Small Foundation Enables Grantees To Take `Side Trips' In Research

But for scientists like Kristine Ann Erickson, an associate professor of ophthalmology at Harvard Medical School and a research associate at the Massachusetts Eye & Ear Infirmary in Boston, AHAF's grant program provides a much-needed opportunity to expand their research. "I'm trying to define the pharmacology of the outflow system, the system that goes wrong" when glaucoma develops, says Erickson, who is in the midst of a two-year

Edward Silverman
Sep 4, 1994
In the big-money world of funding for biomedical research into high-profile conditions like Alzheimer's disease, heart disease, and glaucoma, the Rockville, Md.-based American Health Assistance Foundation (AHAF) might seem like small potatoes: Since its inception 21 years ago, AHAF has disbursed only about $35 million in grants for investigations into these three disorders.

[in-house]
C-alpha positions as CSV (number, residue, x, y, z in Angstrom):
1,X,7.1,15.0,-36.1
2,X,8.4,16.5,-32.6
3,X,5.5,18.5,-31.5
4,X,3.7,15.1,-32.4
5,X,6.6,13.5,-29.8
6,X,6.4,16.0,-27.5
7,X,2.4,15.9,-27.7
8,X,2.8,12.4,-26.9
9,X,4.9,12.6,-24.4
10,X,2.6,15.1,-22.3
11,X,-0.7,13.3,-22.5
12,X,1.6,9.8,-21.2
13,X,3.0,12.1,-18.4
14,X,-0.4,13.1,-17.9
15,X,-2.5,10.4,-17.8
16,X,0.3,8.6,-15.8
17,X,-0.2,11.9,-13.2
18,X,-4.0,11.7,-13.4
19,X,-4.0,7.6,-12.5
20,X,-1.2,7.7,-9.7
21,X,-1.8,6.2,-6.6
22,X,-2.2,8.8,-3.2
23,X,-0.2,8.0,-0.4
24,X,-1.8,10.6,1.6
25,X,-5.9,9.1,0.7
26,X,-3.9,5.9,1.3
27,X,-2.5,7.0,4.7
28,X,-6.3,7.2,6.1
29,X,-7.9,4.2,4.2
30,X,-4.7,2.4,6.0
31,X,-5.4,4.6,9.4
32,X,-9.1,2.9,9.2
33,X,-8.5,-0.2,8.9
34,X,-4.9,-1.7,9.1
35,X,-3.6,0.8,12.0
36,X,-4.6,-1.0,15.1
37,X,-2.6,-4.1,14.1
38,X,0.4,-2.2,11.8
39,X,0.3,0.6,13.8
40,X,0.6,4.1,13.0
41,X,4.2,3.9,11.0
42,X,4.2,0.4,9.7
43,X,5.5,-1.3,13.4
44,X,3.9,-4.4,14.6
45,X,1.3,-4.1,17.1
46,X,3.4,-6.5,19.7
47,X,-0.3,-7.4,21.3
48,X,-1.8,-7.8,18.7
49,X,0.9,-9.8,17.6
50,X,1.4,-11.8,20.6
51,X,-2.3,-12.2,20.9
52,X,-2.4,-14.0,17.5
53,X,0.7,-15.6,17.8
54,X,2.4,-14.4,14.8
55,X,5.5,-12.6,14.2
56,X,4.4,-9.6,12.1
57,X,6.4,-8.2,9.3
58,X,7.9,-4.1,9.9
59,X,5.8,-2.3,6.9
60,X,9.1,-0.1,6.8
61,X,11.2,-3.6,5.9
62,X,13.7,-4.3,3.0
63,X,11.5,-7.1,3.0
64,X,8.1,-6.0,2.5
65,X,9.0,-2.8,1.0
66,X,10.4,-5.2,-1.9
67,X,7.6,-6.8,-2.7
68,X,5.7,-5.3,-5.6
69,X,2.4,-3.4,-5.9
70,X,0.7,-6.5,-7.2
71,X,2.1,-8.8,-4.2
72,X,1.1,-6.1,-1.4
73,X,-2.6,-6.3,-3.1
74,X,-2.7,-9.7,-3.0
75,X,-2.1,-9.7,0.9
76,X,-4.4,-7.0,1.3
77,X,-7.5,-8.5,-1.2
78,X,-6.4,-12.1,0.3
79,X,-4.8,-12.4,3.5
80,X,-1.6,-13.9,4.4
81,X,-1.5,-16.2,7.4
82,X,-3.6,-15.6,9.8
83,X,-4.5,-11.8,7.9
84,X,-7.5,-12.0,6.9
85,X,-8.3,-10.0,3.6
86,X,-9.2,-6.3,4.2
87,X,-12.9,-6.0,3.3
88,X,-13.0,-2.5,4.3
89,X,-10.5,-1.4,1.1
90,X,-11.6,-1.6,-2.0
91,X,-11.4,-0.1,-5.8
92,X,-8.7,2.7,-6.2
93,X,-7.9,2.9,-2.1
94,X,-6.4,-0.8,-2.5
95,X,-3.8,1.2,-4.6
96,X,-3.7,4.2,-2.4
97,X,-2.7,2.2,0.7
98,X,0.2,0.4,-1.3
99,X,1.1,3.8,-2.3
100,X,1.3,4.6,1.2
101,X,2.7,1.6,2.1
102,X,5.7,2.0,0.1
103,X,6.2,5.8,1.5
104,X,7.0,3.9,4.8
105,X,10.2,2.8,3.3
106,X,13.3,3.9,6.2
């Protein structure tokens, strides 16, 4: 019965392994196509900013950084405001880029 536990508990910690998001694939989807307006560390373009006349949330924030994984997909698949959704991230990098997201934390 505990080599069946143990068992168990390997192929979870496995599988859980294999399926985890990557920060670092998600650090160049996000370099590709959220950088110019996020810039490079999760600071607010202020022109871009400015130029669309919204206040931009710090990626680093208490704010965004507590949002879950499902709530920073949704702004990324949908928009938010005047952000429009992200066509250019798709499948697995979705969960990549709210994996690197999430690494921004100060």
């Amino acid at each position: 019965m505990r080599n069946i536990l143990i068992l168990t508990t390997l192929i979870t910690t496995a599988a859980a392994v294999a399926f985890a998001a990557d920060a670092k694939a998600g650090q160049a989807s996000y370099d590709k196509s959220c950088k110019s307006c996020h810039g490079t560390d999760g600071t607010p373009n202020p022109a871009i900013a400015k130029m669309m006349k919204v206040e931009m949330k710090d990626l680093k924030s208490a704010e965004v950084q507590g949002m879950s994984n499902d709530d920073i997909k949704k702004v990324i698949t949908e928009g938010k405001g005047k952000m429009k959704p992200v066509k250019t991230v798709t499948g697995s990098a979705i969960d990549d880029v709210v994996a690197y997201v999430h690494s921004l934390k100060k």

But for scientists like Kristine Ann Erickson, an associate professor of ophthalmology at Harvard Medical School and a research associate at the Massachusetts Eye & Ear Infirmary in Boston, AHAF's grant program provides a much-needed opportunity to expand their research.

"I'm trying to define the pharmacology of the outflow system, the system that goes wrong" when glaucoma develops, says Erickson, who is in the midst of a two-year project to study the disease, aided by $25,000 in funding from the foundation. "People don't know how the drugs work. With AHAF, though, there's a possibility of going on...

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